Little End Tipp.

If you now want to buy one there are two things to look for:

  1. Don’t buy a cheap one. I usually always try to go with the cheapest version 😛 but the cheap ND filter often has different shades of grey (not 50) on them so your picture will never look even. If I would be you I would at least through 60€ on the table.

  2. There also variable ND filters. In my opinion, a variable is never as good as a fix one. But for a start, they are good enough. Just keep in mind that when you turn them to maximum, they will start to become uneven too.

    Neutral Density Filter Tutorial
    This is what I mean with uneven. pretty unpleasant isn’t it.


Keep two things in mind. The first one is that these examples are very wage because your shutter speed really depends on how much light you have available. The second one is, there is no right or wrong there is only what you want your picture to look like. 🙂  However, if I would be you I would just get an ND filter right now, and start experimenting. I told you all the technical stuff you need to know about it, but the best way to get great results is to practice. 🙂

That’s already it I hope you liked my Neutral Density Filter Tutorial and there was something new to learn for you in this post, and if you have any kind of questions or opinions please let me know in the comments and I will get to you as fast as I can.

Till then have an AMAZING day.

Cheers Aaron.

8 thoughts on “Neutral Density Filter Tutorial

  1. Babacar

    Hi Aaron,
    I just wish I run into this post long time before I had my camera and took so many pictures without knowing all of this.
    Thank you very much for putting so many lights in my brain so I can fully utilize my camera now. A post I will surely share with my friends
    Great article

    1. Aaron

      Hi Babacar, Thank you for the great feedback. 🙂 I’m always happy to help if you have a question. Feel free to look around and share. 🙂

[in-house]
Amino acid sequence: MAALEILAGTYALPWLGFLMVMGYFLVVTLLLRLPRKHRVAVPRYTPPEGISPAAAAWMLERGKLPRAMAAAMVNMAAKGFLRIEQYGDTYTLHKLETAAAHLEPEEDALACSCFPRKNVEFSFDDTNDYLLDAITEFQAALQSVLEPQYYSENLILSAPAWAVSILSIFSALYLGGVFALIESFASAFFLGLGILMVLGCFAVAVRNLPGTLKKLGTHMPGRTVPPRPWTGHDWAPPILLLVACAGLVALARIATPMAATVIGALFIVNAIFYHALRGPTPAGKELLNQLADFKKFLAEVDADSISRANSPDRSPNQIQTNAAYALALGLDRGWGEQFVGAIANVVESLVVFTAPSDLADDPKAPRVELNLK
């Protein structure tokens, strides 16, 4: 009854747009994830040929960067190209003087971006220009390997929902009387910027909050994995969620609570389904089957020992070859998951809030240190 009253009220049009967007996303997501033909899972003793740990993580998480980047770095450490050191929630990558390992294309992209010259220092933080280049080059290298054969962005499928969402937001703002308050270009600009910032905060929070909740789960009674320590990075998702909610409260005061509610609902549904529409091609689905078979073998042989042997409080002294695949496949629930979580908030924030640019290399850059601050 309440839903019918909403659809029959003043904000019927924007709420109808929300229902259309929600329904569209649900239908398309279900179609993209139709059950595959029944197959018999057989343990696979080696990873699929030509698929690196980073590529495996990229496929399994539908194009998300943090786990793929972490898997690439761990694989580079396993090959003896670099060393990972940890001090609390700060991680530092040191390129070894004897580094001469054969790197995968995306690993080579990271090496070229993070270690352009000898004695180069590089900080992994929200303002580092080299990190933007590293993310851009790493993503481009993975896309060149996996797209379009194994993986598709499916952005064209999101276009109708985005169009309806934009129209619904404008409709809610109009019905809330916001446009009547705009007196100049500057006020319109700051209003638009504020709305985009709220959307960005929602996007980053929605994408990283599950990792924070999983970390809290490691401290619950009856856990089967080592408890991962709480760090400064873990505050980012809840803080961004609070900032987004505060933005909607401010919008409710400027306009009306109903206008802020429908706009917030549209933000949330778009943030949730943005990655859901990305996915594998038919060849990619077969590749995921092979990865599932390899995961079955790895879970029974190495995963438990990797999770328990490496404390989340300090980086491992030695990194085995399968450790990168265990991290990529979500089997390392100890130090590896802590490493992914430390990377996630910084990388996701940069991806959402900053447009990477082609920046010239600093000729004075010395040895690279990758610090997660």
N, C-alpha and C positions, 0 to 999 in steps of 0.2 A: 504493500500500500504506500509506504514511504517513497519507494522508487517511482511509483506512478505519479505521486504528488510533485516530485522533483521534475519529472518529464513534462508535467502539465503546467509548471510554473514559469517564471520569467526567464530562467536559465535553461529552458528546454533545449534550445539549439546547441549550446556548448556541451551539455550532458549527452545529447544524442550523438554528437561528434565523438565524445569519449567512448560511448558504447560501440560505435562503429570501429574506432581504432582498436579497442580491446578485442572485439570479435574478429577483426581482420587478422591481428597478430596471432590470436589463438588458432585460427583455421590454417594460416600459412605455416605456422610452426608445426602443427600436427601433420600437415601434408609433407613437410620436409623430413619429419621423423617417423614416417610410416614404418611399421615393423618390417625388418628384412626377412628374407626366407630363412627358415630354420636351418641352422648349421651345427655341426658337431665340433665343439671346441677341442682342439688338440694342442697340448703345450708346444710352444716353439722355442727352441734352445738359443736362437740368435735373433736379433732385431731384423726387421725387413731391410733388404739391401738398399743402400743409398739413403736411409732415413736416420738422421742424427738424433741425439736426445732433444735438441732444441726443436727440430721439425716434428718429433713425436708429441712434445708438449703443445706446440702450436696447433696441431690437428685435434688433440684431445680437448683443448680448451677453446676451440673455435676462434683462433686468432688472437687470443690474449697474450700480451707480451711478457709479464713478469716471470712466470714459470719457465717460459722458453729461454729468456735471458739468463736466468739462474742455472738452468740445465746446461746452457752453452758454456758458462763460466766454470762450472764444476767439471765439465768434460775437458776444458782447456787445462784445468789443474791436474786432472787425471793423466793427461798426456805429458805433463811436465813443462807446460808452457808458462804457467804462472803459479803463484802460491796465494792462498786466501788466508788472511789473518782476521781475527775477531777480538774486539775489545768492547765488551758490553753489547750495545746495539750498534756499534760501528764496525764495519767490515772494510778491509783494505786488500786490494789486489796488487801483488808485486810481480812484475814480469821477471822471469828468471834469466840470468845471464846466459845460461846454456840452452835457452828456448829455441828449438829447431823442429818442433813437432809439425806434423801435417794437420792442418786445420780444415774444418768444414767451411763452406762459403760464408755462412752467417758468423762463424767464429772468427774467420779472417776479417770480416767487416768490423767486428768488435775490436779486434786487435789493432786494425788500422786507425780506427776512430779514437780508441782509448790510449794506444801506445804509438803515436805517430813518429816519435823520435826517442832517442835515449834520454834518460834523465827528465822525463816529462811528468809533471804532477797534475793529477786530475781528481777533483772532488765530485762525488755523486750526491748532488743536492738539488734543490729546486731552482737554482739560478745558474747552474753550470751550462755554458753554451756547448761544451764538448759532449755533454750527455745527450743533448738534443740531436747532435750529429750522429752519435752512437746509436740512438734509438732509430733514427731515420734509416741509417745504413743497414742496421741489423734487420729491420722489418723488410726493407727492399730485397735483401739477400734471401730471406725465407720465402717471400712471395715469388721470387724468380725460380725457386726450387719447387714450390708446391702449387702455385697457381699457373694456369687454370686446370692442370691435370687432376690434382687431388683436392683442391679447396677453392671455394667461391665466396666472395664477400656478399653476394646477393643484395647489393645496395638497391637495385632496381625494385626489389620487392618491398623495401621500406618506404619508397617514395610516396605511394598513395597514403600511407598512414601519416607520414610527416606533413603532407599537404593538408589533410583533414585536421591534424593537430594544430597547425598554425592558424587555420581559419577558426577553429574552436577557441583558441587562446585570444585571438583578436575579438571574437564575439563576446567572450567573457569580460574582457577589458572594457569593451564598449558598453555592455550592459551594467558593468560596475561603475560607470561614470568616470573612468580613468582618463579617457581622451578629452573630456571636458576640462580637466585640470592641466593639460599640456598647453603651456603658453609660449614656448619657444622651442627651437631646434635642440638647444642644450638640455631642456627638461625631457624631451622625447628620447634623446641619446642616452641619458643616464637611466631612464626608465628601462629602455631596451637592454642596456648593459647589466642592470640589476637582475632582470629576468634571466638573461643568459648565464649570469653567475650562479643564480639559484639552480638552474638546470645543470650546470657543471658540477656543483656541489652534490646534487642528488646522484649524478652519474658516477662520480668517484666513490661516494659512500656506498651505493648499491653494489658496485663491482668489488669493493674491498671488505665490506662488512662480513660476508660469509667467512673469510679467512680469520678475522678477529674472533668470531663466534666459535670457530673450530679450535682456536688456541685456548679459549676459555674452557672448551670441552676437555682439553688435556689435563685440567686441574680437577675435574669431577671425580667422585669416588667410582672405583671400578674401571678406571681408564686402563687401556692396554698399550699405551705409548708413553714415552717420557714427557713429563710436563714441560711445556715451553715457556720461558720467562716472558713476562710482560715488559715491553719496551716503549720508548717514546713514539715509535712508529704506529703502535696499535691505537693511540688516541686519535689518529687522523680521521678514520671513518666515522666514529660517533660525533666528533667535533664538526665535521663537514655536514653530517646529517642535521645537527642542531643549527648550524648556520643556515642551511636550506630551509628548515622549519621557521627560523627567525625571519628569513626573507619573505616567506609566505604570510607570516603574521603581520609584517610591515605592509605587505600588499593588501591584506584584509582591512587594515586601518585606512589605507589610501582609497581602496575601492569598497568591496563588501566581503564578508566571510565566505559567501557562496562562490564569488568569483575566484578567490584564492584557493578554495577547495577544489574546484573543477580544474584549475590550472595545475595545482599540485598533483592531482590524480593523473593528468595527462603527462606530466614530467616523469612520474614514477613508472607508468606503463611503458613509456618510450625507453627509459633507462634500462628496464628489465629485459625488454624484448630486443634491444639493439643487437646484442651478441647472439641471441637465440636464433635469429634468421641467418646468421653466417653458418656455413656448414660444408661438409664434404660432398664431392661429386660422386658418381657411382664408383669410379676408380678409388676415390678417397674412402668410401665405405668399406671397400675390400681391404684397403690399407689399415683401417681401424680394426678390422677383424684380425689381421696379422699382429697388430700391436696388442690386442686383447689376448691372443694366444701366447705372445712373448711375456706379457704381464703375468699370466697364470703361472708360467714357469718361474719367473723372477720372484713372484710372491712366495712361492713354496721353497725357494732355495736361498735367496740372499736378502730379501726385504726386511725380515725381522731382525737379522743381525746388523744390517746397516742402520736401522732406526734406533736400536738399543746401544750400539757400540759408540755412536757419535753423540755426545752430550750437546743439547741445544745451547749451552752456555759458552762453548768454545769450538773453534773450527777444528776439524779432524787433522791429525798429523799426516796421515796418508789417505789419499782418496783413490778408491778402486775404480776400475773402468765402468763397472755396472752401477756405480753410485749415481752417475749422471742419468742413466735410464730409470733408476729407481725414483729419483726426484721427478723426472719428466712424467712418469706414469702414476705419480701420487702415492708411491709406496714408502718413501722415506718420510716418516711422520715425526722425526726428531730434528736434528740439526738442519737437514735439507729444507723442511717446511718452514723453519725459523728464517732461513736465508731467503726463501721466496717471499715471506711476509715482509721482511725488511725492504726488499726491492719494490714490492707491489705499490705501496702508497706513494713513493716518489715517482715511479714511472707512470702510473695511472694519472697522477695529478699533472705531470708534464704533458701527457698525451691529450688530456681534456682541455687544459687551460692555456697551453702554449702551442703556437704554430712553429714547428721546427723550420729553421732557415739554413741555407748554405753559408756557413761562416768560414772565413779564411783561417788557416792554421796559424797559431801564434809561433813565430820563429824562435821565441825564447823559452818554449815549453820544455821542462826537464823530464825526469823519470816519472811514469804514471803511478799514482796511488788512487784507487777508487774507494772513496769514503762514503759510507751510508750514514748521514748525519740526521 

2. Melissa

    You have some very helpful tips on photography. My daughter is into photography. I think she would really enjoy this site. I will be letting her know about it.
    Unfortunately my ability to take pictures is not so great. But looking through your site gave me some great ideas of what I was doing wrong and how to fix them. Thank you

    1. Aaron

      Hi Melissa, thank you for the great feedback. 🙂 

  3. Jack Taylor

    I just recently got into digital photography and wish I came across your site when I first got started. I saved your website to my favorites for future reference. I still have a lot to learn but it sure is a great hobby. Especially with todays digital technology. Thank you for your Neutral Density Filter Tutorial.


    1. Aaron

      Hi Jack, thank you for the great feedback and feel free to look around on my site.

  4. Andrew Bromley

    I can understand getting the right light for taking pictures, but i have never heard of the Neutral Density filter before. The pictures that you have taken using it look really sharp, obviously living up to it’s credibility. Are they readily available to buy in photography shops or do they have to be ordered specially ?

    1. Aaron

      Hey Andrew, thanks for the good feedback 🙂 If I would be you I would have a look at amazon because you will pay twice as much when you go to a store. and yes they are available in all kinds of shapes and densities.